The second archaeological site in the position known as “Žižkaperk” or “Práče” is located on a wide forested headland. Surface artefact collection and a geophysical survey were only conducted on arable fields in the eastern and northern surroundings of the forested sandstone headland terrace. Surface artefact collection was conducted on arable fields situated on the flat sandstone terrace. From the map of the distribution of early medieval findings, it is impossible to separate too concentrated relicts of certain early medieval activity or settlement (Figure 5). In the eastern vicinity of the forested headland, a distinguished smaller place with a concentrated early medieval settlement can only be identified. This concentration is situated near the southern edge of the elevated terrace above the northern bank of the stream. Ceramic findings were here classified from the Early Hillfort (EM-2) to the Late Hillfort (EM-4) Periods (several fragments of pottery were also classified as agricultural Prehistory). The presence of early medieval settlement in the forested headland also previously demonstrated the results of the archaeological trench of the archaeologist A. Knor in the 1950s (Knor 1955a; 1955b). Knor here assumed an Eneolithic and Early Medieval open (unfortified) settlement (Knor 1957a) although the site was not studied later by archaeologists. A new geophysical survey was conducted in the fields east and north-east of the headland (visible relics of unclear linear crop marks on new aerial photographs). Two curved linear anomalies and groups of isometric magnetic anomalies can be identified in the results of the magnetometric prospection (Figures 6 and 7). A magnetometric survey in the outer part of very probable early medieval hillfort changed previous archaeological ideas regarding the scale, extent and intensity of the fortified settlement. The result of geophysical prospection confirmed (at least) 3 different fortified parts of the hillfort. The forested central area of the hillfort on the headland (with in all probability another relict of the fortification, rampart and possible ditch) had two outer baileys. These two outer fortification systems (ditches) and settlement concentrated behind ditches in front of the headland are not visible at present on the surface of the ploughed fields. Most of magnetic anomalies can here probably identify sunken settlement features (mainly Early Medieval settlement but we cannot exclude also some prehistoric settlement activity), some smaller and high magnetic anomalies may be caused also by burned materials, relics of production features or recent metals. The turning of linear magnetic anomaly from outer ditch to east direction could indicate some entrance to hillfort or modern communication (local sandstone quarries).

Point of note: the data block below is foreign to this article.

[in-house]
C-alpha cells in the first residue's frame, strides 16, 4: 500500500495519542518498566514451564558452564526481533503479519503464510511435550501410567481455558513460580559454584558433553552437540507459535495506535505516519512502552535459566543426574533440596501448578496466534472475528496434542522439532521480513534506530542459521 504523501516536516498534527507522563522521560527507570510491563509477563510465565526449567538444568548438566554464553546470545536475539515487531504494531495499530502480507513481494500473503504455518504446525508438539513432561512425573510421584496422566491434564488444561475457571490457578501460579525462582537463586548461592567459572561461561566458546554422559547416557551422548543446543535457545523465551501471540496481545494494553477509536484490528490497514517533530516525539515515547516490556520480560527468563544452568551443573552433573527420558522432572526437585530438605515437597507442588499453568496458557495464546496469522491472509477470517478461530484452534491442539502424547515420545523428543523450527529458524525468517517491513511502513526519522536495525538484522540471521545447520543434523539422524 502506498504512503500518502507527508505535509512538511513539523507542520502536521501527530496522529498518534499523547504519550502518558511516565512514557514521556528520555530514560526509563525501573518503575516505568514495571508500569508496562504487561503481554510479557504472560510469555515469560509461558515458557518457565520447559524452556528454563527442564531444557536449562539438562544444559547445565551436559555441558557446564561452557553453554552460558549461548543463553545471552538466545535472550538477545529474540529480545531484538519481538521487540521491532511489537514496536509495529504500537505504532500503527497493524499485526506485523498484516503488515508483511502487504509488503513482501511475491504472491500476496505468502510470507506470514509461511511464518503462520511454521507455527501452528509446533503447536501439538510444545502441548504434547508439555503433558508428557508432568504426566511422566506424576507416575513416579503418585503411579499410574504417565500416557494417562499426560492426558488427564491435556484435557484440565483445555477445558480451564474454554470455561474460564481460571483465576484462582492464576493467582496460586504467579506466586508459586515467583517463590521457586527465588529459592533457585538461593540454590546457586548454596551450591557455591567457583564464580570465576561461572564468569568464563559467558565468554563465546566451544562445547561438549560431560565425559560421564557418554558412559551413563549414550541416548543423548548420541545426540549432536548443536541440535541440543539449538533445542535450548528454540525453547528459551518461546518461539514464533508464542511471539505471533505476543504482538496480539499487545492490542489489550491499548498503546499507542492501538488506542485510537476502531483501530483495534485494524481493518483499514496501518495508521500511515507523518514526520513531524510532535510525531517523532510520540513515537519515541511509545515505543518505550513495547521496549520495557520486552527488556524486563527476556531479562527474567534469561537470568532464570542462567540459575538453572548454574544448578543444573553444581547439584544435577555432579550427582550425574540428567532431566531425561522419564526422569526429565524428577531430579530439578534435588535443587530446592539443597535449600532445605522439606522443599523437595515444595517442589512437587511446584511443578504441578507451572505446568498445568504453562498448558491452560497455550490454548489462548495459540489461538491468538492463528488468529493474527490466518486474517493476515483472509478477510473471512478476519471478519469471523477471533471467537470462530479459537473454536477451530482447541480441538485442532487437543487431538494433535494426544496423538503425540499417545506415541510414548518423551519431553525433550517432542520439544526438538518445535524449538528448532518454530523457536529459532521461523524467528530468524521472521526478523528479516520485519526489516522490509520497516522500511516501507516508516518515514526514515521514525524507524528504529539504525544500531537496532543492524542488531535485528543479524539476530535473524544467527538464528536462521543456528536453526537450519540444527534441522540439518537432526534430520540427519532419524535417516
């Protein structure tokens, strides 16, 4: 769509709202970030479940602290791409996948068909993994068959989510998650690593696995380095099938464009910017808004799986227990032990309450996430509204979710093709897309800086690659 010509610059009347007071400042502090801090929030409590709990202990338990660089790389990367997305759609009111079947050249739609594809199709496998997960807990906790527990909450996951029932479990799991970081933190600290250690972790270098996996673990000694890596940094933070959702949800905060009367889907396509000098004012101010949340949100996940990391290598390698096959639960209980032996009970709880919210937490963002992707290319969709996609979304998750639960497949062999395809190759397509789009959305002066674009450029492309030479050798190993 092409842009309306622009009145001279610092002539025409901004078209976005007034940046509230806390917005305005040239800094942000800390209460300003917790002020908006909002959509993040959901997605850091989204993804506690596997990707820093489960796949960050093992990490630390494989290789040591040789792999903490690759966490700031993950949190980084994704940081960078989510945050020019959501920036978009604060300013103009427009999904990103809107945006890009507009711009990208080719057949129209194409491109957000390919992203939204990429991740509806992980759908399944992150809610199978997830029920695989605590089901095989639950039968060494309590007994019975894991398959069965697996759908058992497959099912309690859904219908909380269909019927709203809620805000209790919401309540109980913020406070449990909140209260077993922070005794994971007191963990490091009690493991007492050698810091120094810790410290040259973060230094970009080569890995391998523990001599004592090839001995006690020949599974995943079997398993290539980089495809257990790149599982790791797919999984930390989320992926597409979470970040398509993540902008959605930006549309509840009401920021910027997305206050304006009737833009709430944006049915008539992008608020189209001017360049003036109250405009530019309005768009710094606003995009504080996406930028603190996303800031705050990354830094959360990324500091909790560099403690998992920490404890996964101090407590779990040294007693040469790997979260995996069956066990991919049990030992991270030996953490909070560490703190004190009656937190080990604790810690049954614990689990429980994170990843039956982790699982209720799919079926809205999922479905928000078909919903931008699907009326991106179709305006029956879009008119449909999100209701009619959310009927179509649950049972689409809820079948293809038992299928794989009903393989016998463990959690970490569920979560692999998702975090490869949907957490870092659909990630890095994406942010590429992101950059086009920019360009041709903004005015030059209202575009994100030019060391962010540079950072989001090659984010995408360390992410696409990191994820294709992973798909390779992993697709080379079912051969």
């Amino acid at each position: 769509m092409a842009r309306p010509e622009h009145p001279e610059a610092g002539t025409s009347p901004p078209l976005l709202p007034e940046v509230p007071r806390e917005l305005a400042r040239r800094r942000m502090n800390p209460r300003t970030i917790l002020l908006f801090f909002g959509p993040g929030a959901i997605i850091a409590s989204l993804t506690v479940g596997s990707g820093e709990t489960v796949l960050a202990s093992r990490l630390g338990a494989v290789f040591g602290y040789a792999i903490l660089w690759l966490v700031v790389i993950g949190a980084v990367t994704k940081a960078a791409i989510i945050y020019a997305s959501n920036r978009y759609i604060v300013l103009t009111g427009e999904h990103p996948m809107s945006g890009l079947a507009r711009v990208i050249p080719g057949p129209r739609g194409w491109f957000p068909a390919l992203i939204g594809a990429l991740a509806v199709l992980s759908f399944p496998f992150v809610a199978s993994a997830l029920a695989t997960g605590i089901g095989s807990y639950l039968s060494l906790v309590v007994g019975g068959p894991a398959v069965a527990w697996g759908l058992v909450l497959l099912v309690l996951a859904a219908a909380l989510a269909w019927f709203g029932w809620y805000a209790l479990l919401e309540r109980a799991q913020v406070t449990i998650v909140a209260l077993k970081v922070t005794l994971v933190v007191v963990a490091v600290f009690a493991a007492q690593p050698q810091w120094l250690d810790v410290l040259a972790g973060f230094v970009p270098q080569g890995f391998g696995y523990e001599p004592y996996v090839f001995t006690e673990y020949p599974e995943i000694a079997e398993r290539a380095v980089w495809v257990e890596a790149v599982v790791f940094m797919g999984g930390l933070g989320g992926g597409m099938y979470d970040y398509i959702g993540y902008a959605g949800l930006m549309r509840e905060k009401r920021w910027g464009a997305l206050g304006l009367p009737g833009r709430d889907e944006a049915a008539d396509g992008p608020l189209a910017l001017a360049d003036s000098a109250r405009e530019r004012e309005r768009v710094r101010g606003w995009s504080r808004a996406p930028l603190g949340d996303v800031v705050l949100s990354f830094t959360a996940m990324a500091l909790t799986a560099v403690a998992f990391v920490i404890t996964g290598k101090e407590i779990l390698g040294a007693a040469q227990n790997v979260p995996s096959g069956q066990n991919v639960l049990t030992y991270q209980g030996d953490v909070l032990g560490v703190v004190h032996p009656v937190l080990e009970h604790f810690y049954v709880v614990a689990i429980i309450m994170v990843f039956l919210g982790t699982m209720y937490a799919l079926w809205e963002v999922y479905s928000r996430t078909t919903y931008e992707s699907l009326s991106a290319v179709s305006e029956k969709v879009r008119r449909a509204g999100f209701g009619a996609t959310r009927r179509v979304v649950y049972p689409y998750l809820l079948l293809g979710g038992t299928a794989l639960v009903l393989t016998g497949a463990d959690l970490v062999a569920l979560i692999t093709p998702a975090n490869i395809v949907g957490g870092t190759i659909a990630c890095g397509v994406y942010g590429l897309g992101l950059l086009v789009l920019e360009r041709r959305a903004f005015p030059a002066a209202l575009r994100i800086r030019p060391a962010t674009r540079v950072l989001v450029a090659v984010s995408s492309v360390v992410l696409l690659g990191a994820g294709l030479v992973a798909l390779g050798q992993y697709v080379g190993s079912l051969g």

The two selected examples represent a simple way of comparing the results of systematic surface artefact collection and geophysical measurements of the same sites. With regard to the results of the new geophysical measurements, the results of earlier realised surface artefact collection have a low density of data. The system of collection (changes of 100 m of the surveyed and non-surveyed field strips - traverses) and the size of the reference unit (stint 100×100 m) can also be seen as a disadvantage for more accurate identification of the spatial distribution of the findings. On the other hand, the results of the system of collection during the ALRNB project in the case of Vraný both identified here represented archaeological sites. It is only a matter of how the results of surface artefact collection reflect dating, spatial distribution and intensity of settlement and also how are affected by often complicated archaeological transformations (for more se for example Beneš 1998; Smrž, Kuna, Káčerik 2011). The results here could indicate the possible extent of anthropogenic activities or settlement but also variable level of preservation of subsurface layers due to ploughing, soil erosion or other modern changes of landscape and land use. The results of the magnetometric surveys consequently confirmed different types of settlement activity (a polycultural prehistoric settlement area without an enclosure and an early medieval hillfort). The magnetometric survey here also identified places and areas of sunken probably settlement features but some parts of measured areas could be also affected by agricultural activity, soil erosion and landscape changes (abandoned quarries, ploughed roads, parcelations,…). Clear and complete pit alignments documenting houses or only near surface settlement remains were not distinguished on the arable fields. The wide distribution of ceramic findings (and narrow distribution of identified sunken features) could be at present also affected by long-term ploughing, medieval or modern soil re-deposition and/or fertilization of fields.